A lot of the emotional content came from that, but ultimately it was thinking about how these places in our past can have almost a Stockholm syndrome effect on us, where you fear and love them at the same time. You have this sense of dread and affection that are simultaneous. We went up to visit the town where he grew up, and that changed the cycle completely. Just seeing him in that environment – we were wandering around and he was showing me all the places: “This is where the girl hanged herself… this is where we went ice skating… that was the slaughterhouse.”
Seeing this sort of veil of memory and emotion that would come over his face in these different places touched something in me, reminded me of how I feel about those places in my past. I live in my childhood hometown now, so frequently I’m driving past a place where I have a glimmer of, like, oooh, that made me feel bad, or weird… that reminded me of this way that I felt. But at the same time, you miss it, and you have this longing for the people and the places that you loved then.
So for me, each poem was a different look at that complex emotion, where you’re feeling affection and…
SNIDER: Revulsion, yeah.
What was the literal give-and-take in terms of having to adjust or alter things? Or was there any?
SNIDER: There was a little bit.
BELLOWS: There was. It was really helpful to me, because I’m used to working on my own for myself. Right at the outset, I was like, What are the parameters? Do you want long lines or short lines? Do you want it rhymed? I had all these formal ideas and questions, and she could answer all those questions. So to me, it was like shifting my poetic sensibility to something really specific, which I appreciated.
Throughout the process, she would say, I have this musical idea for this part of the poem, but the poem doesn’t necessarily reflect this idea that I have, so can we think about maybe changing some text, or moving some text? At first it was counter to the way that I work, but then it was like, this is the way this works. It was very liberating to come to that conclusion: When you write words for music for somebody else, this is how the process should go.
For somebody else to use, as opposed to writing for your own ends?
BELLOWS: Yeah. And the other thing that was so liberating about it was I would hear the music that she would write, and I had never felt like my work was in better hands. She had [taken] what I had done, internalized it and expressed it in her own terms musically, and I was totally blown away.
That was something I wanted to ask you about, the sensation of having something that you created fed back to you through the prism of somebody else’s understanding and sympathy.
BELLOWS: As you can tell, the poems were very personal, and everything that I write is very personal. But it didn’t feel like her being like, “I’m telling your story.” She had ingested, internalized, and then reproduced almost her own biography through it. The ownership is still there, but it’s broadened. And I just feel so grateful for that, because I’d never had that experience before. The poems that are specifically my experience still feel like they’re my experience, but now they’re her experience. And listening to these people sing it: Shara sings one song or David sings one song, and now it’s their experience. It makes me feel like whatever risk was at stake here was worth it.
It seems like that’s the textbook definition of how art is supposed to function: everything comes out of personal experience, but what makes it useful and valuable is that everybody can find themselves in it, including the performers. Which brings us to the remarkable trio of vocalists for whom you wrote Unremembered: Shara Nova, DM Stith, and Padma Newsome. You’d done remarkable work with Shara previously on Penelope, but how did you conceive this specific combination? Padma in particular – and I mean this with the utmost respect – is a pretty esoteric choice.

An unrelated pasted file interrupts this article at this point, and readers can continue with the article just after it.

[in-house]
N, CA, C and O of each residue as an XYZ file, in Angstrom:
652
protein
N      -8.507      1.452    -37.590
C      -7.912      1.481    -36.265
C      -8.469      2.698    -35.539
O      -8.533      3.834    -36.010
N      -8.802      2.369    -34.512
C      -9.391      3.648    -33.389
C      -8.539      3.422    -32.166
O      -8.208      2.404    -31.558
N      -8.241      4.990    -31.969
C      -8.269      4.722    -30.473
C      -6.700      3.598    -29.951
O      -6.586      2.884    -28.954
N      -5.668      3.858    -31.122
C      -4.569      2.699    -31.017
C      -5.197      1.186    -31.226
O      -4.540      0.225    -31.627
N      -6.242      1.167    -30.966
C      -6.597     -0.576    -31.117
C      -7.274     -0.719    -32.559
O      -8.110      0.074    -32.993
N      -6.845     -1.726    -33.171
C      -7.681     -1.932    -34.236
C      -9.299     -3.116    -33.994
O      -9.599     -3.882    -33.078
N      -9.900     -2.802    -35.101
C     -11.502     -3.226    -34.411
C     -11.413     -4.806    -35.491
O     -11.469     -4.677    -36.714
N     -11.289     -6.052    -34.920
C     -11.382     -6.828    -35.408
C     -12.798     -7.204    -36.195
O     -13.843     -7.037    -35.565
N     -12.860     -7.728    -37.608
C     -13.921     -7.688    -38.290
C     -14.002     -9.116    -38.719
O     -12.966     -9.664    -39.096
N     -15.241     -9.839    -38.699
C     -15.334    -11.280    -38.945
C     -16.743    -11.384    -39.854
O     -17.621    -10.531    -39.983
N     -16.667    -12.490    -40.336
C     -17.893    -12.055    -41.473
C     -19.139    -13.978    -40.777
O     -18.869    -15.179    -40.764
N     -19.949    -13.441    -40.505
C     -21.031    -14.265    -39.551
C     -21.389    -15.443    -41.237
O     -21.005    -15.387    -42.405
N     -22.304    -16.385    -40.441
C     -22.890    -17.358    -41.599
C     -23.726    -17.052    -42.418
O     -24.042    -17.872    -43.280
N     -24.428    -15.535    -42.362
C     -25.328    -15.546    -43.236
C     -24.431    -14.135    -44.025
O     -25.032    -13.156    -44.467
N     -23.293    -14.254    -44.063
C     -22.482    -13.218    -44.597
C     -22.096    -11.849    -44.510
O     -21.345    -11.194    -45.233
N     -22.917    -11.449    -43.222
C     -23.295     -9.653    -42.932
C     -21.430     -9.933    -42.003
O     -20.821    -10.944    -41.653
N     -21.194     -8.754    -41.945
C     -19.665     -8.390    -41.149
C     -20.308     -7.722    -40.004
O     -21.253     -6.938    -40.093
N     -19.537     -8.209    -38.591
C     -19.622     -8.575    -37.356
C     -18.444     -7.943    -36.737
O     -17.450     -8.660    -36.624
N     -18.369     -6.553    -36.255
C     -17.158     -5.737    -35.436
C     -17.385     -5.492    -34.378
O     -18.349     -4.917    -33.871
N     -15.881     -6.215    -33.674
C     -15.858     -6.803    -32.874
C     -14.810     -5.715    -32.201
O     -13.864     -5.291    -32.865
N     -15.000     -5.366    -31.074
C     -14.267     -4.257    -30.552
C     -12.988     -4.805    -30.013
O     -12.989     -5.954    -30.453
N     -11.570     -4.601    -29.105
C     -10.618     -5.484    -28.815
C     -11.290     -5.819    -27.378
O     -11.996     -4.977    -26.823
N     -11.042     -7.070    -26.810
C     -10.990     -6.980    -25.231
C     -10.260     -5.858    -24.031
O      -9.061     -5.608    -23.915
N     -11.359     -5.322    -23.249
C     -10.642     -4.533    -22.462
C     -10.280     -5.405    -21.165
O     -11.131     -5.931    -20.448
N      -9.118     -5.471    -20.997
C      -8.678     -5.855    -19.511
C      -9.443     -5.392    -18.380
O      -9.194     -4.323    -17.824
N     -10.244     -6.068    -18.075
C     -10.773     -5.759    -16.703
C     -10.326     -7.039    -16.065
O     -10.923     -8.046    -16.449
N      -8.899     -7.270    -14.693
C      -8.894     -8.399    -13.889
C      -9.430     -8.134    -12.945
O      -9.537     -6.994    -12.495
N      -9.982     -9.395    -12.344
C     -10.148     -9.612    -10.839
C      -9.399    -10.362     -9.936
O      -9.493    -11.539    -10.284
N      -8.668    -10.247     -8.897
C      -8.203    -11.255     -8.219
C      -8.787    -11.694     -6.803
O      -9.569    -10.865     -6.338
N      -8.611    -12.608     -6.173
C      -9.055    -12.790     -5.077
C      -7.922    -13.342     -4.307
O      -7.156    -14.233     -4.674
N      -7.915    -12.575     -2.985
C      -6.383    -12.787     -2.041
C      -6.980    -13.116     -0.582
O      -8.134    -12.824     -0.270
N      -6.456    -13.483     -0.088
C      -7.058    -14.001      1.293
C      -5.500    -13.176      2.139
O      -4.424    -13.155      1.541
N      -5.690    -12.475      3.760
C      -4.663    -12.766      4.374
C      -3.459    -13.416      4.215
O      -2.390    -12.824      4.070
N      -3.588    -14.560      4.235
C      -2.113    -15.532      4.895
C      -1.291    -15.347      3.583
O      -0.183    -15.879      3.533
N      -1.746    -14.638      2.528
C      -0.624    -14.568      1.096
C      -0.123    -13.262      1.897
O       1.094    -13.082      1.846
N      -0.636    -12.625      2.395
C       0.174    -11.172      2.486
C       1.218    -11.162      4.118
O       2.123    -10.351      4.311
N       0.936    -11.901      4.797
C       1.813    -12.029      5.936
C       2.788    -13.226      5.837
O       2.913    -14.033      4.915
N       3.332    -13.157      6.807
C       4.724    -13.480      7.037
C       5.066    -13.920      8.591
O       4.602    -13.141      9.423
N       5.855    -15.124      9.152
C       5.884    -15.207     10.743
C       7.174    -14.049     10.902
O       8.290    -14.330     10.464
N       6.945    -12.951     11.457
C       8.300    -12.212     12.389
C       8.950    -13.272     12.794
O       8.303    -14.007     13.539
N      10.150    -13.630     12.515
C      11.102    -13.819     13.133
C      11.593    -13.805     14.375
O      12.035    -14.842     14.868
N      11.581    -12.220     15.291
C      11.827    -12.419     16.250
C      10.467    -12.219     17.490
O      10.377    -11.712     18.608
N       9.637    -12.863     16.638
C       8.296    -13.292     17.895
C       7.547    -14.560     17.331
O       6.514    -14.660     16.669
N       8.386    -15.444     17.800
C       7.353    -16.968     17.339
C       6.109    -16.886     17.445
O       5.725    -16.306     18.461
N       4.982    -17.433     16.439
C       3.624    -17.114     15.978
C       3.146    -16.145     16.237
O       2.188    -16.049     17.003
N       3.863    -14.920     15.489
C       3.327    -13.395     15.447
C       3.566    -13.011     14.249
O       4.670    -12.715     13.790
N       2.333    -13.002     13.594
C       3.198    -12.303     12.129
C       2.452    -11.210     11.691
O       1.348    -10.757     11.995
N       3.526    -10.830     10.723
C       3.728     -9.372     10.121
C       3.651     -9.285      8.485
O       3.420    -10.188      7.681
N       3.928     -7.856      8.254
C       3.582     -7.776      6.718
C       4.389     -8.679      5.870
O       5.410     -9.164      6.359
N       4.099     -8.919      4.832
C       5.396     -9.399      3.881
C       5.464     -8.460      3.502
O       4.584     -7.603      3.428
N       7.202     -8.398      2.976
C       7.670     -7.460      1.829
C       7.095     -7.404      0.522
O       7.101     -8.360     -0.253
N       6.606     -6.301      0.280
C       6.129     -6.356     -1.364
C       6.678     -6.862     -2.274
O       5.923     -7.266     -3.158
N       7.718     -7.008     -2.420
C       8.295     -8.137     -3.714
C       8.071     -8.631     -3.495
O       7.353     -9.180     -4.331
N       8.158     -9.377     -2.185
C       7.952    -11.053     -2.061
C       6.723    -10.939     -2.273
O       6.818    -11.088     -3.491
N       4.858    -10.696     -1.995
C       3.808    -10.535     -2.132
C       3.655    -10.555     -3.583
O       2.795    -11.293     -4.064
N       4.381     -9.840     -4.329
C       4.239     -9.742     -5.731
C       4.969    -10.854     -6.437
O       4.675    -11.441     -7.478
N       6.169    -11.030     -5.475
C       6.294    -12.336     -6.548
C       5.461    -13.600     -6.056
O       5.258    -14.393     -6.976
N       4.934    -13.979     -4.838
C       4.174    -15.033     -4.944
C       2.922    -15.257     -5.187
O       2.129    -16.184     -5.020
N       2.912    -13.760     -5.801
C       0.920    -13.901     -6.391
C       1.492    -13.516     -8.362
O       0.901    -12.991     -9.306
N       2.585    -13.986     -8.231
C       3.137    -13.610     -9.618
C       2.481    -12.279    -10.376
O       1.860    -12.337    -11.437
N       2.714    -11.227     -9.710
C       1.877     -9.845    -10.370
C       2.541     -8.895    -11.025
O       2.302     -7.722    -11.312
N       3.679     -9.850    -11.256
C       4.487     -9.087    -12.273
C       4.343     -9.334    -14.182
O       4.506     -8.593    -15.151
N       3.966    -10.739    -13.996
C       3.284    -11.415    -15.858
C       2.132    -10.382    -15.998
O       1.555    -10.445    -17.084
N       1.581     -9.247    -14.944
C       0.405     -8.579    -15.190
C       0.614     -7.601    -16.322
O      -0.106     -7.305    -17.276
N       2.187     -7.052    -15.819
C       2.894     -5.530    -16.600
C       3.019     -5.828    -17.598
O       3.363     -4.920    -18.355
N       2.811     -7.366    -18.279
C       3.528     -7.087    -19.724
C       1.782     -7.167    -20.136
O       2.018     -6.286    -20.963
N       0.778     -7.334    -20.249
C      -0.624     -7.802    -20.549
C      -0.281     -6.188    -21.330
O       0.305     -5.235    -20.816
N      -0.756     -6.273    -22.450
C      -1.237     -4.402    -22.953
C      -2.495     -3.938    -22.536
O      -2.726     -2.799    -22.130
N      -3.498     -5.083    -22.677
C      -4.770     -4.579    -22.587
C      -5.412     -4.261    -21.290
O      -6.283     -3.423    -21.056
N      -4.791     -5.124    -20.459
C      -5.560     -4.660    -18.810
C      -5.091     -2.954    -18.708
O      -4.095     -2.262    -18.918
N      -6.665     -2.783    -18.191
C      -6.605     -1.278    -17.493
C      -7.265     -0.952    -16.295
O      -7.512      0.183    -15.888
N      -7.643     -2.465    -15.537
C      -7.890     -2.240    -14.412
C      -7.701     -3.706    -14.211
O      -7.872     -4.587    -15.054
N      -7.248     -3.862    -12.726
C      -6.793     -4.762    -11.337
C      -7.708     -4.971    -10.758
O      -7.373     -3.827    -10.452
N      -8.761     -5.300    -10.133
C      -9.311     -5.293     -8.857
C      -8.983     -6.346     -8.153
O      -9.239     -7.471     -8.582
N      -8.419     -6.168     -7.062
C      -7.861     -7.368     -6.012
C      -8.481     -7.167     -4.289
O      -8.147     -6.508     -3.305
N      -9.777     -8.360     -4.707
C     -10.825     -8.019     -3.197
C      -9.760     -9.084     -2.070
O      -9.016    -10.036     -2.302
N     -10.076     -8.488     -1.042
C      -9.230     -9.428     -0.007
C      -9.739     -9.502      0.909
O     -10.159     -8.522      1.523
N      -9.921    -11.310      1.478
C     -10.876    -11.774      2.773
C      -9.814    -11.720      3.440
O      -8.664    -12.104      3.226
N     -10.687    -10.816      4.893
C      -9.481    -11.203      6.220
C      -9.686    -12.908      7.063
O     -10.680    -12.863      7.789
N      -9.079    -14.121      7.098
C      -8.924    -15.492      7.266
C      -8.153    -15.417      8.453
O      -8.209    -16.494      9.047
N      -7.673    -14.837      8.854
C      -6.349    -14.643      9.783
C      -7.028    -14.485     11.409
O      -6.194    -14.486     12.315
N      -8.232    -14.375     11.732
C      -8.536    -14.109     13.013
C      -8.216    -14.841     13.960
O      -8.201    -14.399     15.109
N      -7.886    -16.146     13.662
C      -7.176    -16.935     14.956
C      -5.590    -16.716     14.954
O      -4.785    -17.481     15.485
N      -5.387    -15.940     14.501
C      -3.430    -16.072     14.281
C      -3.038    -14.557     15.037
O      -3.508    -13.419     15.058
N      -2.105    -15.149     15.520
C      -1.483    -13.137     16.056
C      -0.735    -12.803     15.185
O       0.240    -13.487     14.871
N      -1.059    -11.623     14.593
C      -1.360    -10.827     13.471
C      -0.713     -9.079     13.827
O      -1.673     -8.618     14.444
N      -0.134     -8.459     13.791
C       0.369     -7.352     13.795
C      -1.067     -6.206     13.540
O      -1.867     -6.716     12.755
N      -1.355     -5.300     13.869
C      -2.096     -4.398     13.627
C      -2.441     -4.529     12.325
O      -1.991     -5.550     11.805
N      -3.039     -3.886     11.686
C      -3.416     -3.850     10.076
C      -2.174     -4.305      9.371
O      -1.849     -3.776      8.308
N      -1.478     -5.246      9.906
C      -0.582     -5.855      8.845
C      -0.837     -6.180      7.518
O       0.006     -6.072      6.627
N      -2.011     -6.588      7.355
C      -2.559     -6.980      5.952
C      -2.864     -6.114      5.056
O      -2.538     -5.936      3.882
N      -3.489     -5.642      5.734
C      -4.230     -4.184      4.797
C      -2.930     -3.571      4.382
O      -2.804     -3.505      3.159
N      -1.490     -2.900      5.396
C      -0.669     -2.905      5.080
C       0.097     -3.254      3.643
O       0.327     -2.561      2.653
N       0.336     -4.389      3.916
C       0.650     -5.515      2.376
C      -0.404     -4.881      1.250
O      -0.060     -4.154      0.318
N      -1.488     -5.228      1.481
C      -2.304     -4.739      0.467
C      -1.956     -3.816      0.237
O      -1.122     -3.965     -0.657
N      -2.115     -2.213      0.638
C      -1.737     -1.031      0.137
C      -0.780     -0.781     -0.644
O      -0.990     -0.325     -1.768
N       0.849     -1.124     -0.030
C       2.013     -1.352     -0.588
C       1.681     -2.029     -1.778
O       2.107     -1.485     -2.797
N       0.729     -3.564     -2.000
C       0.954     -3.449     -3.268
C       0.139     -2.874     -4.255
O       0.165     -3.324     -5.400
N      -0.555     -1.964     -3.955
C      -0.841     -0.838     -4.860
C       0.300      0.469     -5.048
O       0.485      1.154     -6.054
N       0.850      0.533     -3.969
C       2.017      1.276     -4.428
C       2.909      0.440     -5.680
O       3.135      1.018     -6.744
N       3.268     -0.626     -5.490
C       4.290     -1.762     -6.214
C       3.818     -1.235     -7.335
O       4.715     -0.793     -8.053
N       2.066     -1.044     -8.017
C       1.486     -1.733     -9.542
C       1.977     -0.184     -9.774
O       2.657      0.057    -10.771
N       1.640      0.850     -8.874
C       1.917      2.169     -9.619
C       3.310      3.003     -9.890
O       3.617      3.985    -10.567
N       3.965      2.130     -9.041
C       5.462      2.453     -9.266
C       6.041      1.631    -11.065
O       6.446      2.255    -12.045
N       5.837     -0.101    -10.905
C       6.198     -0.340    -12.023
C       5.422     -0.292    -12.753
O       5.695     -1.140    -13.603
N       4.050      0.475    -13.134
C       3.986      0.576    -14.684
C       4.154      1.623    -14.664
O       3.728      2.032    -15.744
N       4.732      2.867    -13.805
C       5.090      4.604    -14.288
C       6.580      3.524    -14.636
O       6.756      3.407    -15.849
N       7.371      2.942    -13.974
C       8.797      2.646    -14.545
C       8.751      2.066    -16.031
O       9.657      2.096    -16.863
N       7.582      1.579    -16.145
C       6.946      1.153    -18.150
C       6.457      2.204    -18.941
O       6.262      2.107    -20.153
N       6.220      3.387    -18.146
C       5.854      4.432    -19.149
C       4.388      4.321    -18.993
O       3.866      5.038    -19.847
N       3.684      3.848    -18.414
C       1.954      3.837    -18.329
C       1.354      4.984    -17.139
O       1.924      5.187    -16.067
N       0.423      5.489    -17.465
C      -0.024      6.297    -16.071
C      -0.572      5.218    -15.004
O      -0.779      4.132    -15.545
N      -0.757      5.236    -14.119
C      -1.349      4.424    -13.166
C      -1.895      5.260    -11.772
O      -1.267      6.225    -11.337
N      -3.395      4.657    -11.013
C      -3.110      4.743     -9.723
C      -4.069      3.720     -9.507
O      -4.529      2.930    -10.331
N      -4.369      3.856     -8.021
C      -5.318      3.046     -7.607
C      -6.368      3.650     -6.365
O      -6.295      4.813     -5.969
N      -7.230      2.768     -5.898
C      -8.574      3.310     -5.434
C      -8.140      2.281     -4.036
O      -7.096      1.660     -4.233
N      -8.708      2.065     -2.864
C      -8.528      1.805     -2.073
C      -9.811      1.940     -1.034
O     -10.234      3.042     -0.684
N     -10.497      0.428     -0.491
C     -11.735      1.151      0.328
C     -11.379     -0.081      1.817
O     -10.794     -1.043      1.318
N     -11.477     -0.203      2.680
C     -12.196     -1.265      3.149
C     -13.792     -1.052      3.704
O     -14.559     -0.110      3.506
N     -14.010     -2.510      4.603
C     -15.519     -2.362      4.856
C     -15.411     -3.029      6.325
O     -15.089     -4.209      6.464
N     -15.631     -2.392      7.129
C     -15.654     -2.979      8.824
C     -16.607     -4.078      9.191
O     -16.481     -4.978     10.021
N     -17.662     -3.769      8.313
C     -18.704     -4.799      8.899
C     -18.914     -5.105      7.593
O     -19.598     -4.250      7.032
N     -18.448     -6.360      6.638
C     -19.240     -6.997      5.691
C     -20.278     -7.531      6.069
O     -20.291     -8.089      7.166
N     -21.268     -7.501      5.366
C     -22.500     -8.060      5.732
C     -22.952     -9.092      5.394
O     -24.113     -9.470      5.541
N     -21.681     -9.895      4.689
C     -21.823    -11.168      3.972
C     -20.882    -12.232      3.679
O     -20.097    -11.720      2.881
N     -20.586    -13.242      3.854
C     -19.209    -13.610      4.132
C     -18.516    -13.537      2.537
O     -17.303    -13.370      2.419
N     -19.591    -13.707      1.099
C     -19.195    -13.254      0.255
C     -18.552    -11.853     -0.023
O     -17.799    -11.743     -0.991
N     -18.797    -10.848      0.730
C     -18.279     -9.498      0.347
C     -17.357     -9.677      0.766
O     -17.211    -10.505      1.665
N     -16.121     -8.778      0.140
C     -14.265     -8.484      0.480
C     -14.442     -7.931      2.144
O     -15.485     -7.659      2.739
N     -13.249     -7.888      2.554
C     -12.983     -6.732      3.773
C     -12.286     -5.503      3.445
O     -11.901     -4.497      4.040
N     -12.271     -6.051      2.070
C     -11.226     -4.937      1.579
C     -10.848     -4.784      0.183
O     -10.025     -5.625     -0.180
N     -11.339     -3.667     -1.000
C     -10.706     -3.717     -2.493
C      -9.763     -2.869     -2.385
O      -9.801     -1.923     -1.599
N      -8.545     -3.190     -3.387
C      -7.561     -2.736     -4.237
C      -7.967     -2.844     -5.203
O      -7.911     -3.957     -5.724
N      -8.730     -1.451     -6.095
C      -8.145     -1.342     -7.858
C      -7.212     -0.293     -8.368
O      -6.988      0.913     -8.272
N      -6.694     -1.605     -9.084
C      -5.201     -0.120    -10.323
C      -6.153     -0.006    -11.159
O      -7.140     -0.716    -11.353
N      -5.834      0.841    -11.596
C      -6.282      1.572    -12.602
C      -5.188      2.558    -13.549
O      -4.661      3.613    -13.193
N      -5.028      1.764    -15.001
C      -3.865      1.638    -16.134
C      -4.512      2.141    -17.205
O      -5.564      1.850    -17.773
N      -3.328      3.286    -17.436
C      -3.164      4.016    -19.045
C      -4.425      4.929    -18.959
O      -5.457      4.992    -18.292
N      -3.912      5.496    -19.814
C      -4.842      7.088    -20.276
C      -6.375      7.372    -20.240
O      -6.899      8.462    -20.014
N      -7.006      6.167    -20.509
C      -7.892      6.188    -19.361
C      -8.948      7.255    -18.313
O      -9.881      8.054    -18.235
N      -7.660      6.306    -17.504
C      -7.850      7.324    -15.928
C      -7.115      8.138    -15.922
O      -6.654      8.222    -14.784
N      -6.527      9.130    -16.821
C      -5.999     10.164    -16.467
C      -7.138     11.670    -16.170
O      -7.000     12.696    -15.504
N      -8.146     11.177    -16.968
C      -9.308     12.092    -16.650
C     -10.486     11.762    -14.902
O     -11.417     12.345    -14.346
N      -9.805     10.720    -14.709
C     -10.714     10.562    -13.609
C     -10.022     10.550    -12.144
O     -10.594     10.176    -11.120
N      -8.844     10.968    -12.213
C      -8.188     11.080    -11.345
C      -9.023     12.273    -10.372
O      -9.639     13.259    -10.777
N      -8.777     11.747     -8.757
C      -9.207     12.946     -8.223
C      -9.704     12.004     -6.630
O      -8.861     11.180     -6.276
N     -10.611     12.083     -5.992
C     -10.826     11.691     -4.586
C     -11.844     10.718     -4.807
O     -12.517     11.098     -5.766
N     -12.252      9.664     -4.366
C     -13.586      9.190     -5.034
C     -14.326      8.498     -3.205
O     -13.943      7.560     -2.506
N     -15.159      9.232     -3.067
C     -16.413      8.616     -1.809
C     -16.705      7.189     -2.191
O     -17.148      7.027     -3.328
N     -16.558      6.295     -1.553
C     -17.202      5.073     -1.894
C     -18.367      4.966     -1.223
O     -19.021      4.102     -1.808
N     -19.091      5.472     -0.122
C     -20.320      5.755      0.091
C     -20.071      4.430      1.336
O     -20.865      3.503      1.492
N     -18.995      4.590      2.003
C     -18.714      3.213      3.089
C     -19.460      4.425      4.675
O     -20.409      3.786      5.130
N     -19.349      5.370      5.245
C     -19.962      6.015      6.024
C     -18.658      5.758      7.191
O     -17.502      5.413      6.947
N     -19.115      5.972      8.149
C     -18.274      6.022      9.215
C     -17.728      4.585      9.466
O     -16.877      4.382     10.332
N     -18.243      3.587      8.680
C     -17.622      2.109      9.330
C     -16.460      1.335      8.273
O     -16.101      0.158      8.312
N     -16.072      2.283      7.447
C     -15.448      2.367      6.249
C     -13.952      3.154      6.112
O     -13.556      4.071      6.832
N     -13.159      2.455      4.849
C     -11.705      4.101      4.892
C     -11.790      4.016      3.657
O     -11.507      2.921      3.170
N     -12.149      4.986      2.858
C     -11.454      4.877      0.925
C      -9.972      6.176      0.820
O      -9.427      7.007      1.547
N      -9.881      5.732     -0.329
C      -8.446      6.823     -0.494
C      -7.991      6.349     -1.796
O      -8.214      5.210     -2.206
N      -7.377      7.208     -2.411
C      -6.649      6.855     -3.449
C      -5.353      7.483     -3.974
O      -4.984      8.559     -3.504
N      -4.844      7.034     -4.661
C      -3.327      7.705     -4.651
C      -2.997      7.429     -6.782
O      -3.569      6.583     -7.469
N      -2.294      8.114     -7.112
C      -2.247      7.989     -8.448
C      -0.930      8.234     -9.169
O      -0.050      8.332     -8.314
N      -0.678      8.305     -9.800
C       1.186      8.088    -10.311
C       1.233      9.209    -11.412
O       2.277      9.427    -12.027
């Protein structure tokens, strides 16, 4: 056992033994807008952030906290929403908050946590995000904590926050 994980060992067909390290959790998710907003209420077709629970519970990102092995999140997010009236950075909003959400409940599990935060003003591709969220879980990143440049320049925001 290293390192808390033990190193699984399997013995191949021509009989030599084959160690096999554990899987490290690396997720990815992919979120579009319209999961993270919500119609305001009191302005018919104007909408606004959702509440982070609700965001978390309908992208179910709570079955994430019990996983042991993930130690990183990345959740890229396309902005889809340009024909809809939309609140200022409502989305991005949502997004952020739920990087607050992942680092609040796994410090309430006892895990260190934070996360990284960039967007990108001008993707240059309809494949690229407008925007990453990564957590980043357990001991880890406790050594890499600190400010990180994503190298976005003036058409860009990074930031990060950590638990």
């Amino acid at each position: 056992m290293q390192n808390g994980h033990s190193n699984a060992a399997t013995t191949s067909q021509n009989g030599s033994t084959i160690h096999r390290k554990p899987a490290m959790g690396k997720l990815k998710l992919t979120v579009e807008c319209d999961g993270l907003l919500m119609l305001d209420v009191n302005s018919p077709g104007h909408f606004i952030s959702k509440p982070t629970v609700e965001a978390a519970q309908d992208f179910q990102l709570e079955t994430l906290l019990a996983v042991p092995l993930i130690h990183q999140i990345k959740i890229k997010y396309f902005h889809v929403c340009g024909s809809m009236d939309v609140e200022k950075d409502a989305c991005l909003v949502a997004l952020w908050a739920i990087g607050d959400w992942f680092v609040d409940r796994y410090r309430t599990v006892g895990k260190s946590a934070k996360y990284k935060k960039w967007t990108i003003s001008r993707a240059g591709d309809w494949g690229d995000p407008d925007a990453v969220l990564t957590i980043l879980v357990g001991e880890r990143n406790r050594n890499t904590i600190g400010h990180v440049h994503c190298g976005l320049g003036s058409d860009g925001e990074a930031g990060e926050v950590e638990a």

SNIDER: It’s funny, because I had never met Padma, and I hadn’t heard him sing that much except for the Clogs album. But the time when I actually fell in love with his voice was at the beginning of a song he didn’t even sing on, on the Lantern album. He counts off something in the beginning – he just says, “one, two, three…” in this Gandalf-y kind of way – and I was like, Who is that? This voice is amazing; it just has so much character. I just saw this, like, Hobbit person. [Laughs]
Quite a tall Hobbit.
SNIDER: Somebody told me that was Padma, and I was like, there’s that voice again. I just loved it. It felt very fantastical to me, just a very particular character and an old-soul kind of timeless quality. David has that same old-soul quality, but in a way sounds more youthful to me. I knew that I wanted these non-classical voices to sing the music. The classical paradigm of singing sort of eradicates all of the character out of your voice, in a certain way. You’re taught to aspire to a paradigm of well-supported breathing, projection, clarity of diction, and all of that, and that kind of erases a lot of the weirdness and character, the Bob Dylan, the Janis Joplin-ness.
I knew Padma had studied composition at Yale, so I knew that he would be perfectly capable of standing in front of an orchestra and reading from a score. David, also, was a friend of Shara’s who had studied music. So there were these three people who could read music, and understood classical music, but also were still in touch with the character in their voices.
In those three voices, were you envisioning correspondences to specific areas of text?
SNIDER: It did sort of become that way. Padma was the older [Nathaniel], if you will, looking back, and then David became the person more in the moment, experiencing those things. It’s not always assigned that way, but I think the majority of times it is. I also asked myself, why aren’t there more female voices? Why did I want two different male voices? I think that ultimately it’s because this is a male’s memories and perspectives – we’re hoping that it feels universal, but ultimately it was text written by a guy.